There is a longstanding view among some experts in Beijing’s policymaking circle that gas output has underwhelmed because of an inefficient and risk-averse three-way monopoly in the Chinese energy industry.
One official from the state central planning department (the national development and reform commission) has previously told NGW that Beijing had erred in building up PetroChina as an upstream national champion, as such a company was never the correct structure for a country that does not export oil or gas. The official pointed to how the US, with its highly fragmented and competitive industry, has become a net exporter of both oil and gas – and is on the verge of energy self-sufficiency.
The official said parts of PetroChina’s assets – particularly those in gas – should be spun out to create a “critical mass” of independent players and wildcat well drillers that could absorb private capital and in theory increase output more efficiently.
PetroChina and Sinopec both received premium valuations for their assets, easing shareholder fears that they would not be compensated fairly for the divestment forced upon them by Beijing. For instance, PipeChina agreed to pay a 43% premium above the book value of Sinopec Kanton’s 944-km Yulin-Jinan gas pipeline, resulting in a final cost of Rmb 3.2bn.
This was far above estimates among analysts that ranged from a 20% premium to none at all. Overall, PetroChina will get 1.2 times book value for its assets while Sinopec will get 1.4 times in the deals.
The consolidation of China’s transportation and storage infrastructure under PipeChina sits at the centre of reform efforts by the president-for-life Xi Jinping. His government wants to boost domestic energy production and distribution in the world’s largest energy market. The move to create a unified pipeline network is fundamentally about boosting the share of gas within China’s energy mix to a targeted 15% by 2030.
To that end, the Chinese government wants to see lower gas prices and considers greater upstream competition. By forcing its NOCs to divest their midstream operations, Beijing hopes to remove a major barrier for other firms to invest in upstream. Whereas PetroChina and Sinopec monopolised the distributed network to convey their own oil and gas supplies, PipeChina is expected to act independently and treat all producers fairly on capacity access.
This will make it easier for new E&P entrants to monetise any oil and gas resources that they discover and effectively end a decades-long monopoly over the upstream sector by China’s three NOCs.
There are implications for the downstream segment too, as improving third-party access to supply infrastructure will make it easier for companies to supply and offtake oil and gas from China’s network. This will help liberalise China’s LNG import market, as emerging LNG importers will be able to import inexpensive spot volumes and receive them at the regasification terminals to be divested by the NOCs.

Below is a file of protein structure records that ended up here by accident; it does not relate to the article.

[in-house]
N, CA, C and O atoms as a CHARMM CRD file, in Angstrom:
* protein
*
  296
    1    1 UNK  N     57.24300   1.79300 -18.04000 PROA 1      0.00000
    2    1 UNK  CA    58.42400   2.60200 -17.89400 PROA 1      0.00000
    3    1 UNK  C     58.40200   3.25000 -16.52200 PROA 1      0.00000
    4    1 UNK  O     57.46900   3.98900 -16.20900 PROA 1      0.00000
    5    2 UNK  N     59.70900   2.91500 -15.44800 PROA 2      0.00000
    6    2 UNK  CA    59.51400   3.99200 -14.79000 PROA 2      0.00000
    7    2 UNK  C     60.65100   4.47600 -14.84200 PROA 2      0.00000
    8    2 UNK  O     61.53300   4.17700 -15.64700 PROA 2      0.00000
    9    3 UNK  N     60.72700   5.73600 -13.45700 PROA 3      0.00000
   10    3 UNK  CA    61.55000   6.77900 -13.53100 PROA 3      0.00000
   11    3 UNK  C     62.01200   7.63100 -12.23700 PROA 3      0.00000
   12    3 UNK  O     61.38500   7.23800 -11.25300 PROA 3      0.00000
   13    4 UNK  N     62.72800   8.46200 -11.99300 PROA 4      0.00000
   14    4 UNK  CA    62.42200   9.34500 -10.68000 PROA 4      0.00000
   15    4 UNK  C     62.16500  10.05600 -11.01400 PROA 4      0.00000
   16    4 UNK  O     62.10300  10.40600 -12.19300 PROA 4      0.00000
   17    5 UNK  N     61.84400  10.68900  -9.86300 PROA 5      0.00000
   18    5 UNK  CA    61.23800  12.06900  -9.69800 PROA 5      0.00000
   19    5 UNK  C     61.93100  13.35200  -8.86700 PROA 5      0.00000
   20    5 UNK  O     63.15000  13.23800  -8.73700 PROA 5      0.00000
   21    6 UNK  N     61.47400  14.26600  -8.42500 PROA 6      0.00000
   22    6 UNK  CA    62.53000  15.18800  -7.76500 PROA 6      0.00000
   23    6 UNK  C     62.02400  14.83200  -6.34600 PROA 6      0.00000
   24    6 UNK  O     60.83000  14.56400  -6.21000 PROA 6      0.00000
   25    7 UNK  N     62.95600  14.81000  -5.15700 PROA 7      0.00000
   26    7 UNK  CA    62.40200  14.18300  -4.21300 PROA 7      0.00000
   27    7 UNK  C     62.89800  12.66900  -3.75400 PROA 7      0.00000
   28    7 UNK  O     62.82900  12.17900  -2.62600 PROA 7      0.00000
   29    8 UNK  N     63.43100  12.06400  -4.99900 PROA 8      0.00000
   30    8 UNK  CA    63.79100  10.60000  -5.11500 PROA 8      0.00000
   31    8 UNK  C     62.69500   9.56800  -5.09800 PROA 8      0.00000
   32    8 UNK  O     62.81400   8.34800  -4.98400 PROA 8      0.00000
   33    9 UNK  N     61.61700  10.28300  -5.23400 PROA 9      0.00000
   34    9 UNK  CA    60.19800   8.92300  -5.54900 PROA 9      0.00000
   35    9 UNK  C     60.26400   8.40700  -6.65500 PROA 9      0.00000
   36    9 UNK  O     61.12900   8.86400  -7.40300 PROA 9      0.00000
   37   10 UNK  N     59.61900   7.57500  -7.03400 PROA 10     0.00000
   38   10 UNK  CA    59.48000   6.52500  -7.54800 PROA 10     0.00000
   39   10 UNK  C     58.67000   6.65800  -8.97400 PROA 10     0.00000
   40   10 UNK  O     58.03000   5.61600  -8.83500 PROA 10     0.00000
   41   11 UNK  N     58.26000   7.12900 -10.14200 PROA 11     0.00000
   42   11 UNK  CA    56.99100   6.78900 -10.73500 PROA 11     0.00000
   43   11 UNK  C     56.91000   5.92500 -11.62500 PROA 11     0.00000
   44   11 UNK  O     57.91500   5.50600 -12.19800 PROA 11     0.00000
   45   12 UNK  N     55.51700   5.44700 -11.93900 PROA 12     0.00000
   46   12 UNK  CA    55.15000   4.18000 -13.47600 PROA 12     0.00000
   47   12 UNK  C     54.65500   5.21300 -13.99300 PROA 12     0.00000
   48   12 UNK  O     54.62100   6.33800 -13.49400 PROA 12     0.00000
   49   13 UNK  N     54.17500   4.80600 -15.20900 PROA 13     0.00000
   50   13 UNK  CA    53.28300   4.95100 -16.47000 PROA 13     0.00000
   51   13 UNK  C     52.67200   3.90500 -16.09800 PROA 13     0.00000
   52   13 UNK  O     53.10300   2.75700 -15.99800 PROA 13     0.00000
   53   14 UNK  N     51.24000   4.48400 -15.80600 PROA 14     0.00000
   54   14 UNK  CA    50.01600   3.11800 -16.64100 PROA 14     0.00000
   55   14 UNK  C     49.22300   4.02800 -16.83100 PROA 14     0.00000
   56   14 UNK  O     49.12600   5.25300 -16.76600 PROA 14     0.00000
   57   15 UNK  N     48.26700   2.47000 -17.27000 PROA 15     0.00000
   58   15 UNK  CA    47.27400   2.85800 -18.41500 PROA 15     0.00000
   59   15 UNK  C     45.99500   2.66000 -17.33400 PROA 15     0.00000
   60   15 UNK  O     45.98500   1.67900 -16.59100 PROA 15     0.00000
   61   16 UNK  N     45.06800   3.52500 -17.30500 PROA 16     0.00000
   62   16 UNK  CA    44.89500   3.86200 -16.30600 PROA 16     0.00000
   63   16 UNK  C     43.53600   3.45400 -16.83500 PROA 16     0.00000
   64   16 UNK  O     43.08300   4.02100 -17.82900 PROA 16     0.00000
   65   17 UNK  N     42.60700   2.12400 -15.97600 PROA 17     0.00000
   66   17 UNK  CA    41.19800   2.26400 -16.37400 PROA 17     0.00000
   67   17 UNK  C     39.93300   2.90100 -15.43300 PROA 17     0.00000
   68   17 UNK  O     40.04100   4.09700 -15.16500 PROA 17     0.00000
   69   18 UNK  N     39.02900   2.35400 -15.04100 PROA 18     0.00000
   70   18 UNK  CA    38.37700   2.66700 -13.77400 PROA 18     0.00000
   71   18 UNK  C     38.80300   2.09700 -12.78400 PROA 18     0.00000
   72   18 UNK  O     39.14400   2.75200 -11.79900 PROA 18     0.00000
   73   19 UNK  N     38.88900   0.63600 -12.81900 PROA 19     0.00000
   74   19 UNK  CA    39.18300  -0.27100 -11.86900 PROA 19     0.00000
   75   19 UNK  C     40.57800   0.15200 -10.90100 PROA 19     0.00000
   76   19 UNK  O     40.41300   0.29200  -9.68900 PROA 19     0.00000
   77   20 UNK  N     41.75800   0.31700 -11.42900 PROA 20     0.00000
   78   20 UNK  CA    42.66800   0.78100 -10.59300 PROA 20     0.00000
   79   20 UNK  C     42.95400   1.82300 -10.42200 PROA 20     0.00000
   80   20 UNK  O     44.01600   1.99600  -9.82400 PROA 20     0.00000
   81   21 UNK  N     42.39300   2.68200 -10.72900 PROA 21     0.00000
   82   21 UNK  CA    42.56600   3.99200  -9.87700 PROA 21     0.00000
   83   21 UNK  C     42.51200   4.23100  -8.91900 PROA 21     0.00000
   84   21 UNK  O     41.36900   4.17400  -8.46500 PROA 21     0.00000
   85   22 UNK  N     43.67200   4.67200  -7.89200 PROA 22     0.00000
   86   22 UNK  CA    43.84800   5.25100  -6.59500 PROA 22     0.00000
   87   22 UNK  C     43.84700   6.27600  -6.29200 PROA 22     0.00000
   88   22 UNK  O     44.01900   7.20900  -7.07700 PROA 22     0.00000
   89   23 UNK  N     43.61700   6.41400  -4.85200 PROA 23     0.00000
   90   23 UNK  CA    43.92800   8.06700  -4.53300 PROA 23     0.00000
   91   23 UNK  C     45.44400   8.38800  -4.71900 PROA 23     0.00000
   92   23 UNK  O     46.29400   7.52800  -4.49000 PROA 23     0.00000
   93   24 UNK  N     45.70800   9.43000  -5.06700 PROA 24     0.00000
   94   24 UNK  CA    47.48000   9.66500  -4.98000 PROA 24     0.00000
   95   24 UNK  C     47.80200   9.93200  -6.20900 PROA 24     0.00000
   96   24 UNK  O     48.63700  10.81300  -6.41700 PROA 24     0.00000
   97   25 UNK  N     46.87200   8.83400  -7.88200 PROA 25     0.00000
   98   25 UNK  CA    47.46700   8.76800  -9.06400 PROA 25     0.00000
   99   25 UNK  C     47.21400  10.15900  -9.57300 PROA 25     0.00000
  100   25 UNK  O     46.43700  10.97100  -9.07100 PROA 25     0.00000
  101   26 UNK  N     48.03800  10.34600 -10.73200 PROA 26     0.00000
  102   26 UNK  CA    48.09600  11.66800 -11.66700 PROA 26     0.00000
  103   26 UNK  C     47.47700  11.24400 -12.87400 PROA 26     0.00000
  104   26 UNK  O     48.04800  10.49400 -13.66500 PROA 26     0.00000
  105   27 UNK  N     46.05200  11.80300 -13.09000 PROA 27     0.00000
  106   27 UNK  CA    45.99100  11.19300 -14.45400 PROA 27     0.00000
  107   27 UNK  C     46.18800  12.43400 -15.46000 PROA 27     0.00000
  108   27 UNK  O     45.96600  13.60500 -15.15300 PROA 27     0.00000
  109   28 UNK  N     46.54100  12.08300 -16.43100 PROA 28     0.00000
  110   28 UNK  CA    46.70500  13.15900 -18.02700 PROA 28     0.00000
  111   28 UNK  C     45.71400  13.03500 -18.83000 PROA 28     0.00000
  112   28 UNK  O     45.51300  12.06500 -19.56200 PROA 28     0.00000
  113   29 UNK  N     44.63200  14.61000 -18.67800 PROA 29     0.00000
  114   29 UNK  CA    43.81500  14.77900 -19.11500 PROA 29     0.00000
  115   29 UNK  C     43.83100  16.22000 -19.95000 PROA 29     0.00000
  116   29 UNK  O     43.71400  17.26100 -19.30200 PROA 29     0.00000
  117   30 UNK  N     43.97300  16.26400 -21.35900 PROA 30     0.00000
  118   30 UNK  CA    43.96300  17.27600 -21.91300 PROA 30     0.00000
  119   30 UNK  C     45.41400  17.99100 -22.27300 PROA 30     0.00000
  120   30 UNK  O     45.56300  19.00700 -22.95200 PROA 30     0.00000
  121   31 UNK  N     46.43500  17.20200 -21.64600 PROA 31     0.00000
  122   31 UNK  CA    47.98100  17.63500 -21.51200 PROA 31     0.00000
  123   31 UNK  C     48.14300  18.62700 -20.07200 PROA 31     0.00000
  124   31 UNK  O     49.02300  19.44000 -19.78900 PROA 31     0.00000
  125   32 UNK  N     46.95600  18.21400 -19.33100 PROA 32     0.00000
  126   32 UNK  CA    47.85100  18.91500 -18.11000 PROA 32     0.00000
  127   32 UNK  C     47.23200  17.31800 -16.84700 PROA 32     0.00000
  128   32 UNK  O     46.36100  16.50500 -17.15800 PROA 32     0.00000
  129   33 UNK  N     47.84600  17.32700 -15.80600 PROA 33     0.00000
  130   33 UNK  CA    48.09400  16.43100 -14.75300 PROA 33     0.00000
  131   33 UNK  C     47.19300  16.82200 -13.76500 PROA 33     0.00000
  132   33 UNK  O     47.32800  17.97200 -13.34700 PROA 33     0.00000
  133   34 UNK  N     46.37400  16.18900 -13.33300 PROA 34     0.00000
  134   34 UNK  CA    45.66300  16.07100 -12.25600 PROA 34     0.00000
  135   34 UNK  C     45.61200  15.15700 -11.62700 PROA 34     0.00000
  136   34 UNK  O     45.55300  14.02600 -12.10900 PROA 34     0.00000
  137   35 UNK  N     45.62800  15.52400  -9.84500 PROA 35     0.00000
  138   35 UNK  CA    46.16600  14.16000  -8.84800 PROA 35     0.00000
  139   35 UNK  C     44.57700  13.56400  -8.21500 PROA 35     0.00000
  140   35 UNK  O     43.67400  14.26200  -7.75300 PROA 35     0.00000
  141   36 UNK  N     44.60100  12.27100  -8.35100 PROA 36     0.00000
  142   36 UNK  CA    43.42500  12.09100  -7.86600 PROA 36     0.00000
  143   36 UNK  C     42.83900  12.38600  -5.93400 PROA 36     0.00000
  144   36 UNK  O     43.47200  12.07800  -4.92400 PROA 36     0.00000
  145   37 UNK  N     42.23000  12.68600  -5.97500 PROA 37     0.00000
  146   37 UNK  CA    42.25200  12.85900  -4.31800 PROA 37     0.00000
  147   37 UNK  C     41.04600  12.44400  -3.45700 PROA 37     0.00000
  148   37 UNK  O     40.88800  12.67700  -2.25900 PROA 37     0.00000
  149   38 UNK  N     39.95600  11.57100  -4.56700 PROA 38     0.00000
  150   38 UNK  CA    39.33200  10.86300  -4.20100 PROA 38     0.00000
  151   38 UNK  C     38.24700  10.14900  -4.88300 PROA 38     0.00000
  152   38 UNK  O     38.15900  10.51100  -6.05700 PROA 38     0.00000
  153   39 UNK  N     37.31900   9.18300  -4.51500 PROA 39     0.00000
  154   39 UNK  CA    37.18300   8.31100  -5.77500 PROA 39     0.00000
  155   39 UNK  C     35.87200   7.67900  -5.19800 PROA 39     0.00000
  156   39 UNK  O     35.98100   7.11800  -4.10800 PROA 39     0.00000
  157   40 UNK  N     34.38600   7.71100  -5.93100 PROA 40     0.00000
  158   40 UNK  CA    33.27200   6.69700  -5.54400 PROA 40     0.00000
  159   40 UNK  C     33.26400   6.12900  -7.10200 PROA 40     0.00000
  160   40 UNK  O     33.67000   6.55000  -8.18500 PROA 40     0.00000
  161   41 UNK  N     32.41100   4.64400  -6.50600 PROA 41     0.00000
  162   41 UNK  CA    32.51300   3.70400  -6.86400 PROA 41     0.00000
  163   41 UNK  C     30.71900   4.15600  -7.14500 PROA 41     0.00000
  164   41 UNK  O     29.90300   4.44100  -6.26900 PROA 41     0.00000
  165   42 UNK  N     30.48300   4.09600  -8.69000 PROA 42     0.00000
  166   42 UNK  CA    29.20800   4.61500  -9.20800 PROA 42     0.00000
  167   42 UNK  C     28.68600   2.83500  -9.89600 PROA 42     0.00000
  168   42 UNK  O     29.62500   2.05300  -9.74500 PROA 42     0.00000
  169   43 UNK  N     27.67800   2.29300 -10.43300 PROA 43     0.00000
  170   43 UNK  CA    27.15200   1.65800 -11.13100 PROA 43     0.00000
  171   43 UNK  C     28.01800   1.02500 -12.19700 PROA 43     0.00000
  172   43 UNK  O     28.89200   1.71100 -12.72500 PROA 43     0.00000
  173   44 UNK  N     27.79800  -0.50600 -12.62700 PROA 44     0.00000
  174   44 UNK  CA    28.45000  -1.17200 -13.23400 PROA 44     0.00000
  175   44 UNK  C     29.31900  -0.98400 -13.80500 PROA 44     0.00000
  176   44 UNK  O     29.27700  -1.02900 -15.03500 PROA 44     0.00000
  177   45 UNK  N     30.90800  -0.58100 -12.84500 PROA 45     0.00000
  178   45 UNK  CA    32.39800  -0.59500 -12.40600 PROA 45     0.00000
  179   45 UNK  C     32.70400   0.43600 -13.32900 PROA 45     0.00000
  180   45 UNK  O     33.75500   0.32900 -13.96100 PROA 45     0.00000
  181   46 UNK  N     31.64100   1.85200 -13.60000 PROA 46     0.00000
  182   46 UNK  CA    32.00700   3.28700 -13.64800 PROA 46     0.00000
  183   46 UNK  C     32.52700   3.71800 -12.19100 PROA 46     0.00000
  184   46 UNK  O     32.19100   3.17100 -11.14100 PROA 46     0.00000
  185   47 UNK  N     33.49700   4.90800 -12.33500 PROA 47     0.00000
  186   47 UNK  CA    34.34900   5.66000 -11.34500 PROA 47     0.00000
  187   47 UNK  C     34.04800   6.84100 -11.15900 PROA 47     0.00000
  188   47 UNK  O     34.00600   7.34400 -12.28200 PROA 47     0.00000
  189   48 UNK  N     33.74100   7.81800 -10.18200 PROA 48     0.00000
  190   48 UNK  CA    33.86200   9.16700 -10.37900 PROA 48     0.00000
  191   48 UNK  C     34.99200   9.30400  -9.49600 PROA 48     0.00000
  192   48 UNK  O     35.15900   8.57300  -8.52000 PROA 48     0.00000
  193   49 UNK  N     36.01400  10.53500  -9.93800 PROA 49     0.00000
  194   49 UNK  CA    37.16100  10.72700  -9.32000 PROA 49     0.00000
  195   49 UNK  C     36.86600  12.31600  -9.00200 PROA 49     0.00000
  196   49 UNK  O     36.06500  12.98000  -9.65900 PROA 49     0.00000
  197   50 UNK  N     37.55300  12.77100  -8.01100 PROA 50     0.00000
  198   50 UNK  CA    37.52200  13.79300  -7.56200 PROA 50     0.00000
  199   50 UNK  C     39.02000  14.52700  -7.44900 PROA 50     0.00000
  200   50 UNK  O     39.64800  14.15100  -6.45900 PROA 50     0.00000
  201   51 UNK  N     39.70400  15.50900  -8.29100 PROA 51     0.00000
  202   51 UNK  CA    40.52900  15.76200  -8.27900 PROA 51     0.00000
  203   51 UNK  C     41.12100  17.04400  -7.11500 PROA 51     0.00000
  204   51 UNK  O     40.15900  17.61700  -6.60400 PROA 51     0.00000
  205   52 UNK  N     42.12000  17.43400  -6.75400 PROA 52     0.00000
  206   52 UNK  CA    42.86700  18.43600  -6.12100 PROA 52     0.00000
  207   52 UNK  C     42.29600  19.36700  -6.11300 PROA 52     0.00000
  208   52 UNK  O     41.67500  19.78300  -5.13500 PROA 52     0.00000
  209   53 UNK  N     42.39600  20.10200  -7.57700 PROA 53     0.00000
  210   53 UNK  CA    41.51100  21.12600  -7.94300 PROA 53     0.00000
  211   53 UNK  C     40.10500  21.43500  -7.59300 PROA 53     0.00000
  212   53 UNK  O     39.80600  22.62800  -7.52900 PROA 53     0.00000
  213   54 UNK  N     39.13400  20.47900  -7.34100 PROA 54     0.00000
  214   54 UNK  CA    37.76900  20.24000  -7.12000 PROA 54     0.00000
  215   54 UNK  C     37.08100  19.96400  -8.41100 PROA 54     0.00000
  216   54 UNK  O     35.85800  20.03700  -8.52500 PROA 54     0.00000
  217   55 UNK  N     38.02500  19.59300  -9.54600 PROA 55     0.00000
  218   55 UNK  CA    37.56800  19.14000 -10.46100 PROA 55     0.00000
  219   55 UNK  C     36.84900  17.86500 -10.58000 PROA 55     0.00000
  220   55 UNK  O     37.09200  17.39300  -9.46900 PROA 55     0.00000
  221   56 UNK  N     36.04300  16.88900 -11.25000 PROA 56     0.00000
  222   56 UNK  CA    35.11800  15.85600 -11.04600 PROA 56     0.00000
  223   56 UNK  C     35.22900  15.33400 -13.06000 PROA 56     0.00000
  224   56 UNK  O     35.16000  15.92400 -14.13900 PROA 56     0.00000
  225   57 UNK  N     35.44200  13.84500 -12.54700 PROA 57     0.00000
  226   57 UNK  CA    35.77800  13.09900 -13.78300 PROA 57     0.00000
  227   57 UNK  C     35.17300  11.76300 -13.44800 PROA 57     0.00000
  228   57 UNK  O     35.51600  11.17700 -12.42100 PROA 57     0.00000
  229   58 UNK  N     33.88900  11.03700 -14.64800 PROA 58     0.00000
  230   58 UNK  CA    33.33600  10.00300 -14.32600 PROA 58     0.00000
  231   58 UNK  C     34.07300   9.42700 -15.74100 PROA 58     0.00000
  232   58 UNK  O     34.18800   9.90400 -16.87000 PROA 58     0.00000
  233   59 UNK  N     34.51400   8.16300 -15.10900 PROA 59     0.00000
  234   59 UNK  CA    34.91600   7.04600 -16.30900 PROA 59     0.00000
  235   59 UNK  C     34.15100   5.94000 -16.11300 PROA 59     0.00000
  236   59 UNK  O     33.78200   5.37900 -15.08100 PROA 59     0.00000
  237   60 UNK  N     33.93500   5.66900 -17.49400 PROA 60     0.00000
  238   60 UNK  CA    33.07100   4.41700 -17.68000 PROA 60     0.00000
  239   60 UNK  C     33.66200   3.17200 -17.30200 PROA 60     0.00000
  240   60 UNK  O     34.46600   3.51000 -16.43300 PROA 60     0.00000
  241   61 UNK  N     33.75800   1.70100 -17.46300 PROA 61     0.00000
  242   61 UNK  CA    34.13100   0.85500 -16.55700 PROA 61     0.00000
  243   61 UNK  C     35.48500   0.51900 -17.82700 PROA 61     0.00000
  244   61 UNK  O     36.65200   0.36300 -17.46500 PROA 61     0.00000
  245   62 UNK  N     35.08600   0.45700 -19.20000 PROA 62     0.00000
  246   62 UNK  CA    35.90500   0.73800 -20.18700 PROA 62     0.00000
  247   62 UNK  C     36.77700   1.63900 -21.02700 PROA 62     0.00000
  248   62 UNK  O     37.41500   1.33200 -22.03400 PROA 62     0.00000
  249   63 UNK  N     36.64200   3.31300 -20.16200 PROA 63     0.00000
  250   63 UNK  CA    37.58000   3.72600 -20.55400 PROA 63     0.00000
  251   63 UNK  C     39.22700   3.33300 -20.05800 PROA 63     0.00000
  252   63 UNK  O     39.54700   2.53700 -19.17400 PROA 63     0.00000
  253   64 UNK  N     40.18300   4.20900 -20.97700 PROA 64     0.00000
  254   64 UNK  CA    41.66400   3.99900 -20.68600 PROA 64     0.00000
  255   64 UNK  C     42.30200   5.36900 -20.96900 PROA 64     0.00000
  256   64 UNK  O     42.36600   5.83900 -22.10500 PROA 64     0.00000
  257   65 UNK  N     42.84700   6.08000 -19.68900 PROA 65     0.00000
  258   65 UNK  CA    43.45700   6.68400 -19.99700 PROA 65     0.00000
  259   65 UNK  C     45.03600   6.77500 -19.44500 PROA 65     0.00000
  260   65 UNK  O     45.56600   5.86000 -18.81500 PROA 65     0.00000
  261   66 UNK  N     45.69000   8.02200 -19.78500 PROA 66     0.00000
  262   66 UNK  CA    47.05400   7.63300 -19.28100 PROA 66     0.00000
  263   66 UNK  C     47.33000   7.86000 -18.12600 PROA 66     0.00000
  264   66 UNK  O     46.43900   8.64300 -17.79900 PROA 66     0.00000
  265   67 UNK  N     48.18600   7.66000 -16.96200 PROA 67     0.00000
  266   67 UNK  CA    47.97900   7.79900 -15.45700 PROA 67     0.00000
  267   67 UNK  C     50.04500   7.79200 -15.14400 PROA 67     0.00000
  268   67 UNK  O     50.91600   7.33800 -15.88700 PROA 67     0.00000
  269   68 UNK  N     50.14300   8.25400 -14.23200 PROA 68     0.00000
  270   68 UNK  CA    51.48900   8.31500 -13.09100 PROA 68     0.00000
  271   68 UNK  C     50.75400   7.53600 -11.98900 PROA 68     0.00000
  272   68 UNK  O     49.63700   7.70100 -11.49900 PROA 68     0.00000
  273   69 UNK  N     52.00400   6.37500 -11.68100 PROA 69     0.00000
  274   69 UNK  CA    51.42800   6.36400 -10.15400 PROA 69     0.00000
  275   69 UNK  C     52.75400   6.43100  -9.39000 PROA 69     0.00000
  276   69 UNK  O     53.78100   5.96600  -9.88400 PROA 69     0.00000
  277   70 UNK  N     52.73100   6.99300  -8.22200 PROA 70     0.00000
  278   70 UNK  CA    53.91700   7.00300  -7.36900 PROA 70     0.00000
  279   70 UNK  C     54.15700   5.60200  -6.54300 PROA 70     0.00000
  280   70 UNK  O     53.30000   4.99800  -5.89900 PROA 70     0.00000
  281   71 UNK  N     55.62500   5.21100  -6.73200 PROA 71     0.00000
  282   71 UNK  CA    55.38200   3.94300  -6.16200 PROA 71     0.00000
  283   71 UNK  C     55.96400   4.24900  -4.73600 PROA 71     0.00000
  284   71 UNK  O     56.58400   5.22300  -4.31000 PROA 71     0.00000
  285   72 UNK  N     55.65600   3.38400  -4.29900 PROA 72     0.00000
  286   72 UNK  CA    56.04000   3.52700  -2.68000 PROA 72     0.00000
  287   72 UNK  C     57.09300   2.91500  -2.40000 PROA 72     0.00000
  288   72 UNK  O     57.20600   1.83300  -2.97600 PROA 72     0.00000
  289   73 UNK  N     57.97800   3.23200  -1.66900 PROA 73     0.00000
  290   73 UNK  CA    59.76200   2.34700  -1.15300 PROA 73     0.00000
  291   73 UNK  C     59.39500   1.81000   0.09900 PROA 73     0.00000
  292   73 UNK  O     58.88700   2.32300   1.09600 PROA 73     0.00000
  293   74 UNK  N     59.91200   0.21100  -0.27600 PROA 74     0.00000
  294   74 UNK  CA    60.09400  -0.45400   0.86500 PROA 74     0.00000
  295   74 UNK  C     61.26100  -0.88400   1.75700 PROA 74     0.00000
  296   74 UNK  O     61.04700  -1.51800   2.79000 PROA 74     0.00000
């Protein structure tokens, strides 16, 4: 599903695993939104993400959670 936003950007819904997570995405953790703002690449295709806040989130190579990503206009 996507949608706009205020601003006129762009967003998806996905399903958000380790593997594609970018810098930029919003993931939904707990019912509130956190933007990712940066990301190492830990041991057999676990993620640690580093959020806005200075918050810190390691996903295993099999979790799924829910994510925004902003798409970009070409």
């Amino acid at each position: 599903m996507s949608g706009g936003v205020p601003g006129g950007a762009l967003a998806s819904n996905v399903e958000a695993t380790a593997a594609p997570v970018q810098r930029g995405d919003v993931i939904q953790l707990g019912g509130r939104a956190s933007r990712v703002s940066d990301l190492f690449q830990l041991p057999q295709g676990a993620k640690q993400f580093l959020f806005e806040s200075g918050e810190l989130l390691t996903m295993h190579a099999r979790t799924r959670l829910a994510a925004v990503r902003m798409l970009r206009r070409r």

There is still significant work to be done for PipeChina as it will need to manage conflicting interests among the companies contributing assets to become an efficiently operating entity. Some say it could take two years, others as long as five years, to overcome these rivalries and get things running smoothly.
Spending boost for E&P
PetroChina and Sinopec will earmark the bulk of the proceeds from their sales for a special dividend, but a considerable portion is likely to go towards upstream. Assuming that one-third of the cash is allocated for reinvestment, this would be an additional Rmb 39.6bn – or equivalent to a fifth of the Rmb 200bn that PetroChina has budgeted for capital expenditure in 2020. PetroChina spent Rmb 230bn on exploration and production alone in 2019.
The additional cash to plough into the upstream business is important as energy security has moved up the political agenda in Beijing over the past two years. Most recently, Chinese vice premier Han Zheng said during a tour of PipeChina in August that China should continue to deepen the reform of its oil and gas system to ensure a stable oil and gas market and national energy security.
Han’s comments came after the NDRC and the national energy administration issued a joint statement in June that re-emphasised energy security across a number of industries.
The statement said that within oil and gas, the focus will remain on increasing domestic exploration and development efforts, particularly in shale gas. Pipeline infrastructure buildout was also highlighted, to increase pipeline reach and ensure supply protection.
China’s quest for domestic energy security led to a record investment of Rmb 82.13bn in oil and gas exploration last year, up by 29% from 2018, while investment in hydrocarbon production surged by 24.4% to Rmb 252.71bn, according to the ministry of natural resources in late July.
According to the ministry, China booked an additional 1.12bn metric tons (7.868bn barrels) of oil in place in 2019, up by 17.2% year on year, while new gas in place reserves booked last year dropped by 2.7% over the same period to 809.1bn m³.